You can also
view MLS® listings posted to the national mls.ca web site. It
features area maps, photographs of available properties and has
links to the listing agent.
When you select
a property and decide to visit a house, there are many things to
consider. Does it have all the features you wanted? Is the neighbourhood
what you expected? Try to picture your favorite furnishings in a
room. Remember all of the technical considerations:
- what type
of wiring does the house have?
- what about
power outlets? Different appliances use different types.
- what type
of heating system does it use?
- what about
the roof and foundation?
- what condition
are the windows in?
- what about
There are other things to look at as well. If you don't have time
or don't feel comfortable doing it, home inspection services are
available for a reasonable fee. Having a qualified home inspector
look at the house is always a good idea. The older the home, the
greater the need for professional inspection.
Once you find
the house you want to make your home, you can work with a REALTOR
to develop an offer. In the offer, you should specify how much you're
willing to pay. State when the offer expires, and suggest a closing
date for the transaction. You can also propose some conditions on
the offer. Some common types of conditions are:
You will need to
present a deposit along with your offer. An appropriate deposit will
show your good faith to the seller. The seller's agent is bound by
law to bring all offers to the seller's attention.
- getting a
suitable mortgage (include the amount, interest rates and any
other figures you feel important);
- selling your
current home (the seller may continue to look for a buyer, but
will give you the right of first refusal);
- the seller
providing a current survey, or a "real property report,"
showing the location of the house on the property owned by the
seller and that there are no encroachments;
- the seller
having title to the property (your lawyer will check this out
when he or she conducts a title search to see if there are any
liens on the property, easements, rights of way or height restrictions);
- if there
is a septic system, the seller should have a health inspection
certificate, stating the system meets local standards;
- if you still
have any doubts about the home's safety and construction, you
may wish to make the purchase conditional on an inspection by
a qualified engineer;
- any inclusions
- basically, what stays and what goes.
After your offer
is accepted and all the conditions are met, the offer becomes binding
on both sides. If you walk away from the deal at that point, you
may lose your deposit. You may also be sued for damages. Therefore
make sure you understand and agree with all of the terms of the
offer before signing.
One issue for
most buyers is the affordability of the mortgage. A quick way to
calculate how much you can afford is to use the gross debt-service
formula (GDS). Most financial institutions will require that the
Principal, Interest and Taxes (PIT) on your mortgage loan not exceed
30 per cent of your gross income. Increasingly, financial institutions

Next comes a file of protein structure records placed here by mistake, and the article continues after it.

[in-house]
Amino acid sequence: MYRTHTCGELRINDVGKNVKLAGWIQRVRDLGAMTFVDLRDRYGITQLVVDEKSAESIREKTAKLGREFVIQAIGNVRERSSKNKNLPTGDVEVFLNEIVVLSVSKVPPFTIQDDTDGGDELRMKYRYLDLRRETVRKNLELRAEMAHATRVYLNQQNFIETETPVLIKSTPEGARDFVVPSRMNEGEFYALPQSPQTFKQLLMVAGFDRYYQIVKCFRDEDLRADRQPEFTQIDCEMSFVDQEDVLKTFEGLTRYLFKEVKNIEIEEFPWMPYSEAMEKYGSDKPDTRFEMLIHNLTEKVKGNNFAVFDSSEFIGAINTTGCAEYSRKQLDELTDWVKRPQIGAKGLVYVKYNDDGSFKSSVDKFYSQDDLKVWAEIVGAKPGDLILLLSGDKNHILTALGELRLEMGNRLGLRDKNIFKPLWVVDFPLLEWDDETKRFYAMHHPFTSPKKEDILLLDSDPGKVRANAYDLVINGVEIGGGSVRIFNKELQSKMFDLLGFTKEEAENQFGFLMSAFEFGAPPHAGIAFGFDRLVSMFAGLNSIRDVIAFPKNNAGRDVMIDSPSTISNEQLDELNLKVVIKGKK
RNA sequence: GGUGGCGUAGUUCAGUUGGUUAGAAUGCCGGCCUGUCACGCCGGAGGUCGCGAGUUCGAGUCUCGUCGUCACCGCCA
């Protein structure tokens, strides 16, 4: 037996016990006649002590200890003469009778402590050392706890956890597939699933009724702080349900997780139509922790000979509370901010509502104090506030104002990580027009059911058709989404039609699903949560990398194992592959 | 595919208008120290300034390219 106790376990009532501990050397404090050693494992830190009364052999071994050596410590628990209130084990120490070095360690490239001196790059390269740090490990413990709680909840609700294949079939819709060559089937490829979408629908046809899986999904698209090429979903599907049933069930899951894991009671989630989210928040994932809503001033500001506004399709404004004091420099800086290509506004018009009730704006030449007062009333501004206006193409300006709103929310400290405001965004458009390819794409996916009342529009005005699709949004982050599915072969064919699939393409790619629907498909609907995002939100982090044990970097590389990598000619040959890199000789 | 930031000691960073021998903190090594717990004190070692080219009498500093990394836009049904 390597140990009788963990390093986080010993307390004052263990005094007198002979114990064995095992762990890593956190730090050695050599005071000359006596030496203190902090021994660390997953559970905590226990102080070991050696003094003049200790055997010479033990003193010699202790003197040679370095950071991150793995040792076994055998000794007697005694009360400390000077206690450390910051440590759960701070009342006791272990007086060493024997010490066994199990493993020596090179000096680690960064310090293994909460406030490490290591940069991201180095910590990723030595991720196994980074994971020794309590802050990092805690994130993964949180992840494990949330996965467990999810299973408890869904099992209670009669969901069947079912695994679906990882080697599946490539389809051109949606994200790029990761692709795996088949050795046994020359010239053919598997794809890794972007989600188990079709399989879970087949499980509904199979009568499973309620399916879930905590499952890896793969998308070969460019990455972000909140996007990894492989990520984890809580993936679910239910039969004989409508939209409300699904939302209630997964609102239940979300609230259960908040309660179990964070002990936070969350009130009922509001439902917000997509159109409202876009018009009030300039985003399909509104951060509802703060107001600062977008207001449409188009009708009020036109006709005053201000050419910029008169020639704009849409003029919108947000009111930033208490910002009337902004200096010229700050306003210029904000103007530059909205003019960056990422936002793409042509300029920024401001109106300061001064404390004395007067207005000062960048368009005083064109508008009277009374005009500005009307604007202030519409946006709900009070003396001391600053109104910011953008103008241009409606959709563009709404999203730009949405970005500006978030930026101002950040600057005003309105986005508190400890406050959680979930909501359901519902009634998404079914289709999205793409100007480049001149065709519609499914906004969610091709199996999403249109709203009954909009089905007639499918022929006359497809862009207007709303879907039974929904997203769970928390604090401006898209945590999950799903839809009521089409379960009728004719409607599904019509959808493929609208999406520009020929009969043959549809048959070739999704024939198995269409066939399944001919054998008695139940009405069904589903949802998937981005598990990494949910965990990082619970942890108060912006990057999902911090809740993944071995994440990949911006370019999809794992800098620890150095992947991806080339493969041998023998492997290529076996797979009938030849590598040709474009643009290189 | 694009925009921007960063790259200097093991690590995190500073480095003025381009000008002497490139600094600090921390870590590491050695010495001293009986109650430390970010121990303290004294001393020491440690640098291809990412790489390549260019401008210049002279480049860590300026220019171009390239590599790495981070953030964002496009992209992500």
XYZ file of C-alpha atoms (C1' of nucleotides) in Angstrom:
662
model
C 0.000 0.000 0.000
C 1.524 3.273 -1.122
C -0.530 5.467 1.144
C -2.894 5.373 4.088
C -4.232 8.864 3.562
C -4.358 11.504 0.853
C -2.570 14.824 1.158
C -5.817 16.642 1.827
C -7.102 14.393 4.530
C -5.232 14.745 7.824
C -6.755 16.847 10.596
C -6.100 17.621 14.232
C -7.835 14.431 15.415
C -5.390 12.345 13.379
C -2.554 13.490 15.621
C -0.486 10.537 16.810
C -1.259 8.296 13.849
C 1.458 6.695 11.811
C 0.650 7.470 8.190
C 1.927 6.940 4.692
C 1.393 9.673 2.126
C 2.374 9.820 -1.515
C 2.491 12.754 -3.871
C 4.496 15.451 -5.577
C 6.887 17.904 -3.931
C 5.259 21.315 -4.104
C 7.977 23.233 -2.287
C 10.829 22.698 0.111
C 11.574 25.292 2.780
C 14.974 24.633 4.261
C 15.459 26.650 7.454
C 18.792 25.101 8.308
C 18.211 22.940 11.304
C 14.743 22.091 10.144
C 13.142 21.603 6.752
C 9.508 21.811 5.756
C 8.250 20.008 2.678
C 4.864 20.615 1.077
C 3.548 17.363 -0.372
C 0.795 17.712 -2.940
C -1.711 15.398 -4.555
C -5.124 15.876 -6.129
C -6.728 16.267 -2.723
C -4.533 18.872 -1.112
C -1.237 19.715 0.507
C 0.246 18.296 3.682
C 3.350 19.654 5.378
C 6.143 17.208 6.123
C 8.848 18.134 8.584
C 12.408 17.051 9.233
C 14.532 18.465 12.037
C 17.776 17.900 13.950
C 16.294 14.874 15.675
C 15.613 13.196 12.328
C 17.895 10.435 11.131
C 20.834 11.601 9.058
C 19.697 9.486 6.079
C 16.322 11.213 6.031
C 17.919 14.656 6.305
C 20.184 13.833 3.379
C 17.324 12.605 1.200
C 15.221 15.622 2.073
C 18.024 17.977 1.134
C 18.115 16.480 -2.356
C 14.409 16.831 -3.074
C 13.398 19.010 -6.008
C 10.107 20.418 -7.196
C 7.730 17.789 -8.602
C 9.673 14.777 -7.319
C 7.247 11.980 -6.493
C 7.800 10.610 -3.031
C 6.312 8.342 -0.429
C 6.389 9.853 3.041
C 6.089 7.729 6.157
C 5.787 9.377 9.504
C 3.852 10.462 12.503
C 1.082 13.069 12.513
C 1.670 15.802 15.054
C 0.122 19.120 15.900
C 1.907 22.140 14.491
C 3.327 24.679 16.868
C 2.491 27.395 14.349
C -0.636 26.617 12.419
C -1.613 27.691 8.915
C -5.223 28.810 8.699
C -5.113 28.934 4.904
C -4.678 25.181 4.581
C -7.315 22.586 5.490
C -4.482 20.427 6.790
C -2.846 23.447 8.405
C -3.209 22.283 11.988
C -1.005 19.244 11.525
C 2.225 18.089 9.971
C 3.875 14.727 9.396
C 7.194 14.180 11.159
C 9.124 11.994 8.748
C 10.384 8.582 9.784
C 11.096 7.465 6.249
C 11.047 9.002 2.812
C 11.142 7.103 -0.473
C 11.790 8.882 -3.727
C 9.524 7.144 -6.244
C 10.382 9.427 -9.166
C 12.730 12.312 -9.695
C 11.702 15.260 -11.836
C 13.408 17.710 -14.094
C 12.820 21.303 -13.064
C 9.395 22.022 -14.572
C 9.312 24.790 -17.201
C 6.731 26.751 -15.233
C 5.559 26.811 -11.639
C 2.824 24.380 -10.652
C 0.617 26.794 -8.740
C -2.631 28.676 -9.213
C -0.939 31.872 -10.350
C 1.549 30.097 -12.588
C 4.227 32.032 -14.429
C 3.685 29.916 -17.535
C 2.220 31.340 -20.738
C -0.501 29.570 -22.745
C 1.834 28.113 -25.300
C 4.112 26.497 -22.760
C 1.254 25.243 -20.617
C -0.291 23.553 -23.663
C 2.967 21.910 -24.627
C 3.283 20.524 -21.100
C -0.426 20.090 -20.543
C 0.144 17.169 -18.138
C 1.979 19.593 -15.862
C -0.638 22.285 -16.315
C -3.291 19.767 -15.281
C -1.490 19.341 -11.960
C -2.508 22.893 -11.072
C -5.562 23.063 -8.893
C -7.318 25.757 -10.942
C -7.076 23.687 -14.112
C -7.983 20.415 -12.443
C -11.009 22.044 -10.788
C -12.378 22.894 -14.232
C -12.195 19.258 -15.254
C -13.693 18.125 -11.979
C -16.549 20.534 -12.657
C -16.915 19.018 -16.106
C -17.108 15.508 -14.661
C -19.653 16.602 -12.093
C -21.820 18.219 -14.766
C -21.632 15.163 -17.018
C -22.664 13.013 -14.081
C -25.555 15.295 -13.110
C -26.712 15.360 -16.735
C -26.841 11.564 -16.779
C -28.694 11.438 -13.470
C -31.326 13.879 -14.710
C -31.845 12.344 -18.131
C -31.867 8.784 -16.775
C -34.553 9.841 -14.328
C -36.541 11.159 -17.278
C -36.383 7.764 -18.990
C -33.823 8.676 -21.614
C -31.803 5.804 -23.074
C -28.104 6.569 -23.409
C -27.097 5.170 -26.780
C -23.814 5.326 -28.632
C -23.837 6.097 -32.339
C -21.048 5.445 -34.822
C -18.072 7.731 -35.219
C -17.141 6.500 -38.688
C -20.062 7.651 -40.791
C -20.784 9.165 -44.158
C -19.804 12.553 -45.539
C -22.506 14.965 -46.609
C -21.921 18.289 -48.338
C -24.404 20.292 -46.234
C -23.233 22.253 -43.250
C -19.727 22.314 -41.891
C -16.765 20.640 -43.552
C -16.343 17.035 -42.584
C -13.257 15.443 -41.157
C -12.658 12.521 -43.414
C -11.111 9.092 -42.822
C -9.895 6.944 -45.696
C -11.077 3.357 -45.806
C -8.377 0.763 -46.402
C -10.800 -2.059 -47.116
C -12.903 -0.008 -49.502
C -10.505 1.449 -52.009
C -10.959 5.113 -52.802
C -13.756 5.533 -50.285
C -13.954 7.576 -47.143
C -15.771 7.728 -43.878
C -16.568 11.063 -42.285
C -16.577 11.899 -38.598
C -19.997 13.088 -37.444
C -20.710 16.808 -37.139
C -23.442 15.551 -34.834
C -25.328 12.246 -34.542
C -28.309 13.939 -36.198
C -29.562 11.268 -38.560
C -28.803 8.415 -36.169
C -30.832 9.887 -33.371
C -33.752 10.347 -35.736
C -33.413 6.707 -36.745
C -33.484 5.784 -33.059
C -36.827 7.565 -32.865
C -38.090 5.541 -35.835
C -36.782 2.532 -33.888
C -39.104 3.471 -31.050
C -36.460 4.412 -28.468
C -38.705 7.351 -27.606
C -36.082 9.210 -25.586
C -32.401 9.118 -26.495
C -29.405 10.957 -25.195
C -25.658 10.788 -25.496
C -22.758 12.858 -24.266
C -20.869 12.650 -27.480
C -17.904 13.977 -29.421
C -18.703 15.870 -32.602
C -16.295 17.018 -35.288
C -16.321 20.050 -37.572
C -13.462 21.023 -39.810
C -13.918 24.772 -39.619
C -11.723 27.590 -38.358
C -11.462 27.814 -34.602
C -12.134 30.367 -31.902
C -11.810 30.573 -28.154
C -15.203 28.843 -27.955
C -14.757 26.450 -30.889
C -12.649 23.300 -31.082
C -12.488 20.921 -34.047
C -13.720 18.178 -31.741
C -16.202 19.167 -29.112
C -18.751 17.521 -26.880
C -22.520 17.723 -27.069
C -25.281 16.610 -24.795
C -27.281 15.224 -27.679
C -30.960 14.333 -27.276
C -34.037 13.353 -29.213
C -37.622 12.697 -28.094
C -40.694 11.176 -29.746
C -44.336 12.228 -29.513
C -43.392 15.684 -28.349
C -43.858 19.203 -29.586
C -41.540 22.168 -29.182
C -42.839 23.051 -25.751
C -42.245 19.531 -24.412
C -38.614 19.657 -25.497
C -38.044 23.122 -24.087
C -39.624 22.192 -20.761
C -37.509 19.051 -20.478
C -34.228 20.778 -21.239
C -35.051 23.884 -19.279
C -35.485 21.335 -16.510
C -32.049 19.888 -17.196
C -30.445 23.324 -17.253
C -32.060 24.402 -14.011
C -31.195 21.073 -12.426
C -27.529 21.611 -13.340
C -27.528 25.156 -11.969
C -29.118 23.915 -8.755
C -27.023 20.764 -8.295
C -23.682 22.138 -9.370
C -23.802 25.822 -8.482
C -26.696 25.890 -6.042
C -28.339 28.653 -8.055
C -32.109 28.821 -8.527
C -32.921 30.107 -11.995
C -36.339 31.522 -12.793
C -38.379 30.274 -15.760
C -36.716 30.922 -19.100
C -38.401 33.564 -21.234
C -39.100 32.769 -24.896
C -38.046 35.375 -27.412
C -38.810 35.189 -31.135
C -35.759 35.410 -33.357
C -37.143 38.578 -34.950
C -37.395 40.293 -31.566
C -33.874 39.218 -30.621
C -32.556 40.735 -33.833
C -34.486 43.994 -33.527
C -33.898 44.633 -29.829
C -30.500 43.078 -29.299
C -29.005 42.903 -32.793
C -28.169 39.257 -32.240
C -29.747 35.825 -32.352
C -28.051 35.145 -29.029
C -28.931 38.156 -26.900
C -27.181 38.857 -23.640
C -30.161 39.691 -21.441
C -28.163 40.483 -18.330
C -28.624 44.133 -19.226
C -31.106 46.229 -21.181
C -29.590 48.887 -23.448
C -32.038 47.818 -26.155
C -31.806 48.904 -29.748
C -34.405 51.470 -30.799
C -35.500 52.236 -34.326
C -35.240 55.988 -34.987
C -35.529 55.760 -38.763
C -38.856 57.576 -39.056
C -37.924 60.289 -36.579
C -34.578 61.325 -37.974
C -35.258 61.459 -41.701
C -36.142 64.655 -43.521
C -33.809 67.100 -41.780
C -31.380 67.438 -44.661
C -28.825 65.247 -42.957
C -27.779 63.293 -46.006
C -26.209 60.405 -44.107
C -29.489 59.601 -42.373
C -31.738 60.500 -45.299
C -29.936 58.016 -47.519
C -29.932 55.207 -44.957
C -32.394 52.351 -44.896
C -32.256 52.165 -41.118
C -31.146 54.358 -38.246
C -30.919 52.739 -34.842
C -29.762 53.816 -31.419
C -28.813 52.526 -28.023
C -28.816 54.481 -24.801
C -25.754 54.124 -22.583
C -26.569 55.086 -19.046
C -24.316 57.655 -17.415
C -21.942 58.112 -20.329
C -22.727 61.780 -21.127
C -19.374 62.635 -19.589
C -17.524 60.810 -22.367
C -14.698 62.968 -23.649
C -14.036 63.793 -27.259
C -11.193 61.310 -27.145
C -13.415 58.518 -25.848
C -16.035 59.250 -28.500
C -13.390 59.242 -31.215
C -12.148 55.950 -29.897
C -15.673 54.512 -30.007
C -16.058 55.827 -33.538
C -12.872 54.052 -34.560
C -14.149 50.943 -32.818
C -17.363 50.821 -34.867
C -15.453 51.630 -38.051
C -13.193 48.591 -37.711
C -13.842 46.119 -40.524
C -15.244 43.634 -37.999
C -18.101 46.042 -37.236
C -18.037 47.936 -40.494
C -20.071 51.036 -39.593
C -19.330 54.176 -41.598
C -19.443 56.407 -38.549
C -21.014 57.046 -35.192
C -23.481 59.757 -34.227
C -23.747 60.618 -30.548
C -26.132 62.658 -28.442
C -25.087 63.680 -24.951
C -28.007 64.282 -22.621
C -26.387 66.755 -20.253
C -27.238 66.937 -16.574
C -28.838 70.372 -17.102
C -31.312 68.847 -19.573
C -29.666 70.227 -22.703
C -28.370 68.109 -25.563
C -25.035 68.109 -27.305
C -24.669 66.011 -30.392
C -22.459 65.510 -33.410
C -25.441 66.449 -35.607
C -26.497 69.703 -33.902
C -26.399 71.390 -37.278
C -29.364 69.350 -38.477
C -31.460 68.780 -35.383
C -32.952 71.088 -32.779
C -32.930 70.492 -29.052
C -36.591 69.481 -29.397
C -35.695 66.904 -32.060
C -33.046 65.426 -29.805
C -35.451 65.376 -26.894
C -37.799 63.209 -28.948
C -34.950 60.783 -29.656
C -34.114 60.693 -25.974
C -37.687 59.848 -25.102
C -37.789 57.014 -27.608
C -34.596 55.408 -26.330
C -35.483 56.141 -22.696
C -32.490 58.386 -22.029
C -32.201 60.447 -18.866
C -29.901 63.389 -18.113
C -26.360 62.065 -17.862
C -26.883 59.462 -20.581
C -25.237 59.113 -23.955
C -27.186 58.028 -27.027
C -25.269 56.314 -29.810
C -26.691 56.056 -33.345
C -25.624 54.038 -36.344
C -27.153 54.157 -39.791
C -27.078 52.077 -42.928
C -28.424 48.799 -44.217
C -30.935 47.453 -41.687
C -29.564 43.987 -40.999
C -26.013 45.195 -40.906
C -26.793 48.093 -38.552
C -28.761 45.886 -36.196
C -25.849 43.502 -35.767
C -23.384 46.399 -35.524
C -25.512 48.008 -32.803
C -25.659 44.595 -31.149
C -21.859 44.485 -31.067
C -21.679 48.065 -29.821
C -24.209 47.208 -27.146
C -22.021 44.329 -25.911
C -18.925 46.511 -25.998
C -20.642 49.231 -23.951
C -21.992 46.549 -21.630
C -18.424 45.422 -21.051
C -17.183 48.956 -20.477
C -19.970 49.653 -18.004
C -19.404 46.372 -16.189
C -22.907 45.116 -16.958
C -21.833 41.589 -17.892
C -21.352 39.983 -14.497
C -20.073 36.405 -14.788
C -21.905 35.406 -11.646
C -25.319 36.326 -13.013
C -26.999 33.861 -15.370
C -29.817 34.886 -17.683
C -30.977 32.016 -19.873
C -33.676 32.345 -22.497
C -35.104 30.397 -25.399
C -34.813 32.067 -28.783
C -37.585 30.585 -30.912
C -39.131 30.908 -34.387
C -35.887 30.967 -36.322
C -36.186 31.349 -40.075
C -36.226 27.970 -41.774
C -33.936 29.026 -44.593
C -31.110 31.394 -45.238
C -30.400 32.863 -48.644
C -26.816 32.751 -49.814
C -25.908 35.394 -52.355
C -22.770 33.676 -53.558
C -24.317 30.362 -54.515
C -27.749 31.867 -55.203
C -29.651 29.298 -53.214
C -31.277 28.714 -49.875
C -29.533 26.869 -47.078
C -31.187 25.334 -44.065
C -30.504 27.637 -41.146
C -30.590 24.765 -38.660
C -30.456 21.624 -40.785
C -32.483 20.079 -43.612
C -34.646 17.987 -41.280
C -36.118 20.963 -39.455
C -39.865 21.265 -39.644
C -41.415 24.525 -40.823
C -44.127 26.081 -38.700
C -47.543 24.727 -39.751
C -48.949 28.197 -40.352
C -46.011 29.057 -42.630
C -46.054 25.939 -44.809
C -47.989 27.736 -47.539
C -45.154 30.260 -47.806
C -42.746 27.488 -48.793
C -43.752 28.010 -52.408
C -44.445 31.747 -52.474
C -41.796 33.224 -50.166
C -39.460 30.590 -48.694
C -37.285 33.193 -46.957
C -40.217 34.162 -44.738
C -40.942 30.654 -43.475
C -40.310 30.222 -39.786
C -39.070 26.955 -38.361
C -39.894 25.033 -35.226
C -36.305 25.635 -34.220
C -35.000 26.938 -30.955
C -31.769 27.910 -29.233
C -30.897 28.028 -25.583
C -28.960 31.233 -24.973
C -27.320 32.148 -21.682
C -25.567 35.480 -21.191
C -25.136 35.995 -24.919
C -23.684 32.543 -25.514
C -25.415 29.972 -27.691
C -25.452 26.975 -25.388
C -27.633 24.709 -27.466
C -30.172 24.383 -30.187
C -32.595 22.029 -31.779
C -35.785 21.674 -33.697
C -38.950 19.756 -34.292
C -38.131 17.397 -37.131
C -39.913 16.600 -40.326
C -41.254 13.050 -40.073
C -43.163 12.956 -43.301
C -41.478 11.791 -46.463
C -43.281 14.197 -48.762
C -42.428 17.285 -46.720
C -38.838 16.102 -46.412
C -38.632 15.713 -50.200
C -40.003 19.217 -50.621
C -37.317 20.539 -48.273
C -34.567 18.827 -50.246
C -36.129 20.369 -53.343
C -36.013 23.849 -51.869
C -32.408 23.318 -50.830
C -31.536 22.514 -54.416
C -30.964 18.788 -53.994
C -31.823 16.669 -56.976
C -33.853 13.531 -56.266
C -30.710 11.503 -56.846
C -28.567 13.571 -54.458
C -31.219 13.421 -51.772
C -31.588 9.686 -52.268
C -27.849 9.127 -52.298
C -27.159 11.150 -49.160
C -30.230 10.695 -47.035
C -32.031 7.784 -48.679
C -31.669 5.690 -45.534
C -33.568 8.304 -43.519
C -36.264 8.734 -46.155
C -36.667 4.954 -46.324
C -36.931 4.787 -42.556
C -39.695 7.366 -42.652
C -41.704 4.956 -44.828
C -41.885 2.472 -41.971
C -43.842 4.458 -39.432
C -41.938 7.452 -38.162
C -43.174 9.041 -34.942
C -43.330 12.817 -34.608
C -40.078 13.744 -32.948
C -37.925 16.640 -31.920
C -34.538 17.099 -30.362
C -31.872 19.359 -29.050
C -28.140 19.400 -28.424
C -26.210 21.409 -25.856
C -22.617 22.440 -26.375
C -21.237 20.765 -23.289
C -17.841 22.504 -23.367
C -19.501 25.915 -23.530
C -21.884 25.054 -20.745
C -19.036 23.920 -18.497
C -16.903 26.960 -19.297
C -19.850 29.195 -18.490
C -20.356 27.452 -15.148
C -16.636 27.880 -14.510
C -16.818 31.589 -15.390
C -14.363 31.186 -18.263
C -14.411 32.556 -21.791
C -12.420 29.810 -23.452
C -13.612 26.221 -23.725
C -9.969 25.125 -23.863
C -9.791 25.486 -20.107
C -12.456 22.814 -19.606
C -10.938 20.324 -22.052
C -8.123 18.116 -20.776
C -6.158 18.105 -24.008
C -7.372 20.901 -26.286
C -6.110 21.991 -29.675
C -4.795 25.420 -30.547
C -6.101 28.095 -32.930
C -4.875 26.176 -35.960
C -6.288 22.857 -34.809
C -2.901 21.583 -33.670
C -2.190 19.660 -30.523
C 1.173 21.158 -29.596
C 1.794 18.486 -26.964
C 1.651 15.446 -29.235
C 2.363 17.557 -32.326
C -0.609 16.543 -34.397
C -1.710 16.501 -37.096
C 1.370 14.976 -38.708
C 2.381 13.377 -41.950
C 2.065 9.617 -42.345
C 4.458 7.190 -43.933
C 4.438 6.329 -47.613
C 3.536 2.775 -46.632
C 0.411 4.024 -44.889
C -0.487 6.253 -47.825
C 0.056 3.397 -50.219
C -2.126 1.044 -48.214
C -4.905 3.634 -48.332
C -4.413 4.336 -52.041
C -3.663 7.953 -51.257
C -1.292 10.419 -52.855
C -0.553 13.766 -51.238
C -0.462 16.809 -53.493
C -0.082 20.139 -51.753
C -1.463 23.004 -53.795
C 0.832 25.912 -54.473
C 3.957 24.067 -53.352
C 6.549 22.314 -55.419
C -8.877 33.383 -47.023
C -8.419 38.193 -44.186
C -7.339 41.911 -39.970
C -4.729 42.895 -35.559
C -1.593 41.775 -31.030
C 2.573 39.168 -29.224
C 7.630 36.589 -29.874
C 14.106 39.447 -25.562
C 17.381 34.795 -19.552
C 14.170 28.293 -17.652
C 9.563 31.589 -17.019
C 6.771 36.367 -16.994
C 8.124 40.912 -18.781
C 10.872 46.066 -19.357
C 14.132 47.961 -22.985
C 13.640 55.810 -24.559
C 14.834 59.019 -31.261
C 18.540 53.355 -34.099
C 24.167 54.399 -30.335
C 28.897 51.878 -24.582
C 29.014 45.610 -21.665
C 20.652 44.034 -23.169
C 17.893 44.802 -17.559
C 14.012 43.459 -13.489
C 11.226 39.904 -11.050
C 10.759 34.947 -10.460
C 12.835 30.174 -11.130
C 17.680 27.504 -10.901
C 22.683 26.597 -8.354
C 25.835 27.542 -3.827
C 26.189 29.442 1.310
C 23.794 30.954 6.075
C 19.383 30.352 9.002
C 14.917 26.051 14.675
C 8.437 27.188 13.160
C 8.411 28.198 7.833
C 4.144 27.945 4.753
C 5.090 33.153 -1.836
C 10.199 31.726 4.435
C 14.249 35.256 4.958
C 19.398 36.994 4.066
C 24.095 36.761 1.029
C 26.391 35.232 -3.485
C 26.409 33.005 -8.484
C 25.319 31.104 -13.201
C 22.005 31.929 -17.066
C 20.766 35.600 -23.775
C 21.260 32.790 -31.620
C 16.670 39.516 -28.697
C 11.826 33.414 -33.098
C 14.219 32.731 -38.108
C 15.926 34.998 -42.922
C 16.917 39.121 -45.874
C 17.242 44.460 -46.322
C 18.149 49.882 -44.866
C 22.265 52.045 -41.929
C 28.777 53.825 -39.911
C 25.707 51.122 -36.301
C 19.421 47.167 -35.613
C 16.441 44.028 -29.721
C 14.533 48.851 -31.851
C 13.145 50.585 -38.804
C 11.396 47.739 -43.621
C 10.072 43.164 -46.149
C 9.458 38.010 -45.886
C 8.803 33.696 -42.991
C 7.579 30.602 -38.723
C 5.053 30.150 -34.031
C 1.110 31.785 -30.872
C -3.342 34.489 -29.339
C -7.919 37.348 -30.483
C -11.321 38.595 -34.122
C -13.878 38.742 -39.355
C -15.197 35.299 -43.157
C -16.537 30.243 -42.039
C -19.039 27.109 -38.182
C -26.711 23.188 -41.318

will factor energy costs into the PIT formula, moving the rule of
thumb GDS from 30 to 32 per cent.
You can work
it out in reverse: multiply the monthly payment on principal, interest
and taxes (include any condominium maintenance fees) by 40. So if
your monthly payment for these items is $1,000, you'll need a gross
annual income of at least $40,000. Discuss your mortgage limit and
different types of mortgages with your REALTOR or financial advisor
before you seriously begin the search for a home.
mls.ca web site, home buyers can automatically calculate their estimated
mortgage payments on listings. Simply find your desired property
and click on the mortgage calculator to determine what your estimated
monthly mortgage payment is on that specific listing.
No matter what
type of home or property you’re buying, plan on some extra
expenses. In some provinces, you may have to pay a land transfer
tax (a sales tax on property).
You may also have to pay:
- a mortgage
- an appraisal
costs (if the seller couldn't come up with a current survey);
- a high-ratio
mortgage insurance premium.
- an interest
adjustment. Mortgages are normally calculated from the first of
each month: if your closing date is the same as the beginning
of your mortgage, there will be no adjustment. However, if your
closing date is July and you move in on June 15, those last 15
days are the interest adjustment period. Your lender will expect
you to cover the cost of the interest during that time.
have to reimburse the seller for the unused portion of any prepaid
property taxes or utility bills. As well, you must also pay any
legal fees, and, if applicable, any REALTOR fees. Be prepared to
furnish proof to your lender that you have insured your new house
Before the property
can formally change hands, there are still a few things to do. On
or before closing day, your lawyer and the seller's lawyer will
arrange to transfer title of the property from the seller to you.
The mortgage money will be transferred to your lawyer's trust account,
and then to the seller, and your lawyer will bill you all additional
expenses such as land transfer taxes or outstanding legal fees.
At this time,
be sure to check with your lawyer that everything is as stated in
the offer-to-purchase. Once you're satisfied and the keys to the
front door are in your hands, there's nothing else to say... except
(Note: The comments
contained on this site are for information purposes only and do
not constitute legal advice.)
The Canadian Real Estate Association. All rights reserved.